When Beth McClements, 15, heads back to Northern Ireland, she’ll take some lifelong lessons with her.
“Hopefully, to be a little more tolerant and more accepting of people from different backgrounds,” said McClements, who is Catholic. “Be more understanding and less judgmental.”
Hanging out with Catholics and Protestants has shown McClements that while there may be differences in their faith, “we’re all the same.”
Liza Hawrylak of Arlington says that the Ulster effort is making a difference. Her family has hosted two students from Northern Ireland. The Irish teens find common ground, said Hawrylak, president of Ulster Project Arlington.
“You see how the kids grow and they’ve bonded together and work together,” she said. “We’re bringing peace to the future leaders of Northern Ireland.”
The Ulster Project was launched in 1975 when a Church of Ireland priest was asked what could be done to ease tensions in Northern Ireland.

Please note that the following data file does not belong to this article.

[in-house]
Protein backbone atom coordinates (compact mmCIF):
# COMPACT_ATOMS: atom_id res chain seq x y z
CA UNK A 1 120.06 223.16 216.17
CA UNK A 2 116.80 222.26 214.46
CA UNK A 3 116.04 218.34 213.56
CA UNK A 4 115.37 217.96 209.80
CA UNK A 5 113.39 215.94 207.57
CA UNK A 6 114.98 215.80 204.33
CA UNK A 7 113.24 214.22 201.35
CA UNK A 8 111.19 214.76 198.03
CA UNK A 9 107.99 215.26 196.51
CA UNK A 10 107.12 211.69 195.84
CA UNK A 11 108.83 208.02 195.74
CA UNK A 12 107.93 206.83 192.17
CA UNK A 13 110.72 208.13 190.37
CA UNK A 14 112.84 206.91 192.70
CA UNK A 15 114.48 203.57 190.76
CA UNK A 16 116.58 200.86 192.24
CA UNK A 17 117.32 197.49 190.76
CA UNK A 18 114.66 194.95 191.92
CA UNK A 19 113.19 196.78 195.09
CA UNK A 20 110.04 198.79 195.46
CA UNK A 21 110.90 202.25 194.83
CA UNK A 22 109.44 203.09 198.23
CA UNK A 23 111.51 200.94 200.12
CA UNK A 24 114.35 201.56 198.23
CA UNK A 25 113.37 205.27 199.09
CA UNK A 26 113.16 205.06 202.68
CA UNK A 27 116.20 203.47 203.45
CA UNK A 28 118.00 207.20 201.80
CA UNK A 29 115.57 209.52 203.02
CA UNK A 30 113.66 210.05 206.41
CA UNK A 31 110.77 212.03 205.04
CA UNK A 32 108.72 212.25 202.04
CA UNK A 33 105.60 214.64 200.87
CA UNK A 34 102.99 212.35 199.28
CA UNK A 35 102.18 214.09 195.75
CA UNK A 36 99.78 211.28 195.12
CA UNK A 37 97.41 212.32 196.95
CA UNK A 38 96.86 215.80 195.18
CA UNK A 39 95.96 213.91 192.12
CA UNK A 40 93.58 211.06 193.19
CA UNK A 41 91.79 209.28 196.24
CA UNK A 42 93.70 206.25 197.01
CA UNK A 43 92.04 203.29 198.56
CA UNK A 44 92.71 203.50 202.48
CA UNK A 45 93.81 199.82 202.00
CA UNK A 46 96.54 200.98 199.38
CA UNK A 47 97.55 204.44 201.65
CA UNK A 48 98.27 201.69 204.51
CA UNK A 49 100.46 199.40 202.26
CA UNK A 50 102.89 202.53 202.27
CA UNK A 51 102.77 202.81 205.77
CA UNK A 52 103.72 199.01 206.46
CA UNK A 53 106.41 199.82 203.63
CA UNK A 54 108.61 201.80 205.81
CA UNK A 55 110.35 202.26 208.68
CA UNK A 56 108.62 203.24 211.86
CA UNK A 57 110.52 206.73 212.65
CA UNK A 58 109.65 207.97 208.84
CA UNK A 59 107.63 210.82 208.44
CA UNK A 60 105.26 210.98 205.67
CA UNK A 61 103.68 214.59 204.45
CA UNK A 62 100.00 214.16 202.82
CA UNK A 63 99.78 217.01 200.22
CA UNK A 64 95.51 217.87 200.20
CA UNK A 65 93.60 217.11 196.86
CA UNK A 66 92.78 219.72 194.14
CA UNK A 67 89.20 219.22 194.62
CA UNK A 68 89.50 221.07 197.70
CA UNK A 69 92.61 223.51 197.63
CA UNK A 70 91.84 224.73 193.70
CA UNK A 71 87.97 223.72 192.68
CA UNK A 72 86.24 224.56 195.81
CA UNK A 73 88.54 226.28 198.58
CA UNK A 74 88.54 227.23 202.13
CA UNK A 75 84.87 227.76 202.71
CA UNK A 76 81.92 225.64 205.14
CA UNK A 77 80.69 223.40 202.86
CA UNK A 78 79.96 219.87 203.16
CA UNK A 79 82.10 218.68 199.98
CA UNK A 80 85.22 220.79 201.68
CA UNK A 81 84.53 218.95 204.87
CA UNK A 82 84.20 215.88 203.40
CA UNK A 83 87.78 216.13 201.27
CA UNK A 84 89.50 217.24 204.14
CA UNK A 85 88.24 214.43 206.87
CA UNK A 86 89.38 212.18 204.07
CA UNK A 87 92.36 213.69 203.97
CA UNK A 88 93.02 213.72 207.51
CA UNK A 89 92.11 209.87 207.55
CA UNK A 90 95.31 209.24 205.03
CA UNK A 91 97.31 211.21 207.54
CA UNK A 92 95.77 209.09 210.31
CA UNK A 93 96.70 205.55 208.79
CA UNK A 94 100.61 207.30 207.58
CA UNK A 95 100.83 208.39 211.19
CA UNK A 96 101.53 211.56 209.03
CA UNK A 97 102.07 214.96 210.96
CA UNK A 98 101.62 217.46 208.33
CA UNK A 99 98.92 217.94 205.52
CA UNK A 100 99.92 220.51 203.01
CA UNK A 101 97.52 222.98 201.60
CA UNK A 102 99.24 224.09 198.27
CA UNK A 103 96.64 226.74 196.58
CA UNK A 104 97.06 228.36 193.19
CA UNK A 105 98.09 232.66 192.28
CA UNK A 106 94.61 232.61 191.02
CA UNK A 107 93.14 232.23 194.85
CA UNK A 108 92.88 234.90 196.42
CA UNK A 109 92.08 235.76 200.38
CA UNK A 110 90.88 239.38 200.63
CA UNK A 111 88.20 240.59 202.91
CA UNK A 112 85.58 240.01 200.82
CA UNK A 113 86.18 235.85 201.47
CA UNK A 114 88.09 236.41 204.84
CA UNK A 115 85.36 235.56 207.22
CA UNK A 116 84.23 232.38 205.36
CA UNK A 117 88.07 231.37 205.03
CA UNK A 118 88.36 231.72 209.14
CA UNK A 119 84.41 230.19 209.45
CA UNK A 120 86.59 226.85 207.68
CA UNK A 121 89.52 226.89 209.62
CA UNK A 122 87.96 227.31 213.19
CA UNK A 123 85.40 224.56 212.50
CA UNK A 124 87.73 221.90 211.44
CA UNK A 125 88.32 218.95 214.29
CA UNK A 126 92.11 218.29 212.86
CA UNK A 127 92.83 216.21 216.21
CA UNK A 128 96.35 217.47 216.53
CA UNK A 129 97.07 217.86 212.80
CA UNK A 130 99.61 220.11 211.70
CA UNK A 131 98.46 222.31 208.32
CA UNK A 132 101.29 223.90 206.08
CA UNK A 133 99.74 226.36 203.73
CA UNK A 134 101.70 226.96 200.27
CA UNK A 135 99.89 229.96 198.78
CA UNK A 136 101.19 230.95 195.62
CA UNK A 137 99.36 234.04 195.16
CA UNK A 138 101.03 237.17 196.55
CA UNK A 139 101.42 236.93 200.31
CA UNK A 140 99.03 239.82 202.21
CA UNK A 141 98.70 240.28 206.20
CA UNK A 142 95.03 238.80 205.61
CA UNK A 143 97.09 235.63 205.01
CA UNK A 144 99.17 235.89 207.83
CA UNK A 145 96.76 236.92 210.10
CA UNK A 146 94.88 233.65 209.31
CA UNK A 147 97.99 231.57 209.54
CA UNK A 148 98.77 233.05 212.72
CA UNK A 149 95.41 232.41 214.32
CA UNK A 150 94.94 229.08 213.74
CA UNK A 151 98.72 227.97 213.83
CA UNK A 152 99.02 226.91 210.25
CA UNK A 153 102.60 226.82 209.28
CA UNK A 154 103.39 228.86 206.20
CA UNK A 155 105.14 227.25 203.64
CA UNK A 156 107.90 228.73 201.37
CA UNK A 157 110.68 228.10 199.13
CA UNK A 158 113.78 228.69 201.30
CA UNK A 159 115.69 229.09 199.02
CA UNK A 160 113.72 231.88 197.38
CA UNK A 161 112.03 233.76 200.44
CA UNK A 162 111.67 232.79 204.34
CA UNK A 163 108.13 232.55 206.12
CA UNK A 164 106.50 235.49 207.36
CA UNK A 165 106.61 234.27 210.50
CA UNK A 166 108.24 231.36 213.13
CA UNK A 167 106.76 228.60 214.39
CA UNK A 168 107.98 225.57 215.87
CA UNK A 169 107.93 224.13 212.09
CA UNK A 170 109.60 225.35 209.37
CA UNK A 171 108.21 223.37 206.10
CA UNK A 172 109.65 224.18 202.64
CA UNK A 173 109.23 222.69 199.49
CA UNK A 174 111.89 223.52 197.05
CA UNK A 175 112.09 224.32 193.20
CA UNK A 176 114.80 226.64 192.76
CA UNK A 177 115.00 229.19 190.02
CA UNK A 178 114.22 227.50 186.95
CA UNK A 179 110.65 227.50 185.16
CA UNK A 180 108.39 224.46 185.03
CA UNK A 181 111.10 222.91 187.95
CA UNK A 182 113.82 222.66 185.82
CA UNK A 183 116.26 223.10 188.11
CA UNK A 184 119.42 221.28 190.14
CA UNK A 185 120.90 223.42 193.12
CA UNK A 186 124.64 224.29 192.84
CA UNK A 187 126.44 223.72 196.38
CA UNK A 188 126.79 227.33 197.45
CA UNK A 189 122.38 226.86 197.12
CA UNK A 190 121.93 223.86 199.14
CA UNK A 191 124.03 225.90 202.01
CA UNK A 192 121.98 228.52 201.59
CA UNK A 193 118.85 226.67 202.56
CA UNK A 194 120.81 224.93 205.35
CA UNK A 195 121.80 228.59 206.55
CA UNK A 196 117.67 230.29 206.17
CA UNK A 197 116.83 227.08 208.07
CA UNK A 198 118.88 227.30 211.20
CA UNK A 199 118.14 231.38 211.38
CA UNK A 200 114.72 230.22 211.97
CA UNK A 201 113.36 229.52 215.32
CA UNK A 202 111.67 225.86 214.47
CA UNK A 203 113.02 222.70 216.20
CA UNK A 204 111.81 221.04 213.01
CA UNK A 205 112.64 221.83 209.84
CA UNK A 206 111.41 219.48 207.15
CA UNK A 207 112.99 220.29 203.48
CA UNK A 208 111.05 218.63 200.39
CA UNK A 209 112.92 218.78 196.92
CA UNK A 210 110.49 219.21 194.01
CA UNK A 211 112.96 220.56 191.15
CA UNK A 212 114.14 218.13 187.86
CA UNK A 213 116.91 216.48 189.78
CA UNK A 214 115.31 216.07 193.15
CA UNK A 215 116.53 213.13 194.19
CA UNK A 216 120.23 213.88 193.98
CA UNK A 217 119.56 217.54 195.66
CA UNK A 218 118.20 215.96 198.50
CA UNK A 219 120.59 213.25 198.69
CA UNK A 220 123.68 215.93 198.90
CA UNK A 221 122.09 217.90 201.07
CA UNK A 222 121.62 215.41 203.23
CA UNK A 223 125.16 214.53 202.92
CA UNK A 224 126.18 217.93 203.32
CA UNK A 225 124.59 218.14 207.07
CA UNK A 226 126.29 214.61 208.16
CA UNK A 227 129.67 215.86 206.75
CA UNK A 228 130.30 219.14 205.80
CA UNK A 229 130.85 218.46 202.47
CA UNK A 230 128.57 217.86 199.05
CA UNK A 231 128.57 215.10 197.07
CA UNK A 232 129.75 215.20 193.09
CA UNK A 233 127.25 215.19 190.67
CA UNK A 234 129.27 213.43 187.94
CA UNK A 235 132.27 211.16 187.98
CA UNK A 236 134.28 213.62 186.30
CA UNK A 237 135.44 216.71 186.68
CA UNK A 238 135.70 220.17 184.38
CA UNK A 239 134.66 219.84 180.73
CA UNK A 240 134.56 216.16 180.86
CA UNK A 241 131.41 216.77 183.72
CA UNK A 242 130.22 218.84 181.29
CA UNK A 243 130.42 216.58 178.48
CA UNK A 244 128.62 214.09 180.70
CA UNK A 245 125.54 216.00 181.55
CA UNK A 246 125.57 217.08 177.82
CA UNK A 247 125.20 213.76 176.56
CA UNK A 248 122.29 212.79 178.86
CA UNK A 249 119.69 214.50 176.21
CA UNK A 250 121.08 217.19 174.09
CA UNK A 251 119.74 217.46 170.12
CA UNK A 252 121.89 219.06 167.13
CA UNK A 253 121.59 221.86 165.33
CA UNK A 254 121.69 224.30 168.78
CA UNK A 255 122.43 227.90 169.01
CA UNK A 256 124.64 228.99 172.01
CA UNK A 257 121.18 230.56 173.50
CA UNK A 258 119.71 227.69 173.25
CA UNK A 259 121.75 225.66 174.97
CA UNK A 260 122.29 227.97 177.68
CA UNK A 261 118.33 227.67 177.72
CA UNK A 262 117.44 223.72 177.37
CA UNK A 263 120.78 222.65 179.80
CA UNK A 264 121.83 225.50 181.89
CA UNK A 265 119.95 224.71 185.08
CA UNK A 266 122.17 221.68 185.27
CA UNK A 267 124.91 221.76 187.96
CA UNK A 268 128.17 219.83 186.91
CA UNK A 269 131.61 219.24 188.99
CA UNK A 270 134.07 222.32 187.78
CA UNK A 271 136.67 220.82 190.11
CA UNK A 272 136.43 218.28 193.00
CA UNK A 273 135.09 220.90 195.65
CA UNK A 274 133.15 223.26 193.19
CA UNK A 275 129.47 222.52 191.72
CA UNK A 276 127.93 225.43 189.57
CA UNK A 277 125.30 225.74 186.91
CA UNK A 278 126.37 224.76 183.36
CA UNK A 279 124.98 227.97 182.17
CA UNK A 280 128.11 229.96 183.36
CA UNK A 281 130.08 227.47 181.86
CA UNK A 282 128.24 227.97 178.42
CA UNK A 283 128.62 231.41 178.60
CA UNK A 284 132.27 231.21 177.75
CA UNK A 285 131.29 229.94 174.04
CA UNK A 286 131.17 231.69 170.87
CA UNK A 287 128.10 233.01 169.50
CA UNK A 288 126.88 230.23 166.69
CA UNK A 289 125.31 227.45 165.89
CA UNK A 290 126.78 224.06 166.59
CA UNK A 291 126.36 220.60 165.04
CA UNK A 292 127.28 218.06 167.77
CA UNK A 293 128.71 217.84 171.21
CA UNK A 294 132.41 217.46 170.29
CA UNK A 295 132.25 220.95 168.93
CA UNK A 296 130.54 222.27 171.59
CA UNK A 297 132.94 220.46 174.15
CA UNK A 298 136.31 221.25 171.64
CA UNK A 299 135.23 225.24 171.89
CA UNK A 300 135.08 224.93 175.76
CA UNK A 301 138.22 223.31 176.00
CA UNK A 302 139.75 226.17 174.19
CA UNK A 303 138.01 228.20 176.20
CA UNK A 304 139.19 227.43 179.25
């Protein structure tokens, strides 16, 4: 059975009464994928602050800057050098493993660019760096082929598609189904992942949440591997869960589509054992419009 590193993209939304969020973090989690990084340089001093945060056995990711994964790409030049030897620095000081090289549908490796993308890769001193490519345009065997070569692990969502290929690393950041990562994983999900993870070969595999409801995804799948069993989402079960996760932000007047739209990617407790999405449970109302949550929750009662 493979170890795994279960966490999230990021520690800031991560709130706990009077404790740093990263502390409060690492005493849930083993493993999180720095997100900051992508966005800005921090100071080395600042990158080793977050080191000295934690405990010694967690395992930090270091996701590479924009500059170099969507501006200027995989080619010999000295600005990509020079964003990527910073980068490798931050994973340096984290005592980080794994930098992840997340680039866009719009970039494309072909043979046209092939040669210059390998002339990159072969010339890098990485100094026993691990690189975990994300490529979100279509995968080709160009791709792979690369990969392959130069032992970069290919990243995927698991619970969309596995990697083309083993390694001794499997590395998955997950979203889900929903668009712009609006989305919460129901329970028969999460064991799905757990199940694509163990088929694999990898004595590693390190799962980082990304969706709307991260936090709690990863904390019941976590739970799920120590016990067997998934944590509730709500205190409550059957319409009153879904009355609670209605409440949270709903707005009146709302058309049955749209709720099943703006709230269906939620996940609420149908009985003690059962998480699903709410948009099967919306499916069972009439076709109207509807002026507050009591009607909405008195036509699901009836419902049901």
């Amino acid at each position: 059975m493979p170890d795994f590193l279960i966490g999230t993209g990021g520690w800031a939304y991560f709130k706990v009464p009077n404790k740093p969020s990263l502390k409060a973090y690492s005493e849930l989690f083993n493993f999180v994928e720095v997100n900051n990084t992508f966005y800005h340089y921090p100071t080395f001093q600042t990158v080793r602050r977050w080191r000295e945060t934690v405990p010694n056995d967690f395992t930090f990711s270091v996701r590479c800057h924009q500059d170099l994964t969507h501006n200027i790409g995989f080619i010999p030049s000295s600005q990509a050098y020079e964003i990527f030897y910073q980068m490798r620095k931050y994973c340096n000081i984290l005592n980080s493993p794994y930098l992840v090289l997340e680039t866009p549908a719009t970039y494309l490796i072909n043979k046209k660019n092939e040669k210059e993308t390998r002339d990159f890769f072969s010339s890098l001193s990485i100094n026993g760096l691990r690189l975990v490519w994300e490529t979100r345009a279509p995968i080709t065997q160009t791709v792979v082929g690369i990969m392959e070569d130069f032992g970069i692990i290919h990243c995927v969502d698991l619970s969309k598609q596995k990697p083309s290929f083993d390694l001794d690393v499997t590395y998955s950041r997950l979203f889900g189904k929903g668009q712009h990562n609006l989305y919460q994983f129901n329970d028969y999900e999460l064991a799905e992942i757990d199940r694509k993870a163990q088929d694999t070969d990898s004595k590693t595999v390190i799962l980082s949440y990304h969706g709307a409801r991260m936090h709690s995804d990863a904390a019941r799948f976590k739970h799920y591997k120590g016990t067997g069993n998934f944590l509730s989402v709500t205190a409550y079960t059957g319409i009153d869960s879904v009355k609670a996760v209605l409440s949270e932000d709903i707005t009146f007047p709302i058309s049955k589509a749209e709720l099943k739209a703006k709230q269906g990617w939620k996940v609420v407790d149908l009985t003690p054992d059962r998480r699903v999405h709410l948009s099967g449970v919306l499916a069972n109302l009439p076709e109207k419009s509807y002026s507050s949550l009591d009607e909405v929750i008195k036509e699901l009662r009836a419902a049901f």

The priest, who had visited the U.S. during a pastoral exchange program, figured that students could benefit from seeing how Americans lived in a multicultural society.
There are several Ulster Project chapters across America. The Arlington group holds fundraisers through the year to cover half of the Northern Ireland teens’ travel and program costs.
In Northern Ireland, peace has long been elusive. About 3,700 people were killed during a 30-year period called the Troubles, which lasted until the late ’90s.
In 1972, British soldiers killed 13 protesters in Northern Ireland on a day known as Bloody Sunday. Last month, the British prime minister offered an apology after an investigation determined that the killings were unjustified.
A peace agreement in 1998 ended much of the violence.
But tensions linger. Last spring, a bomb went off in the town of Holywood, where McClements lives.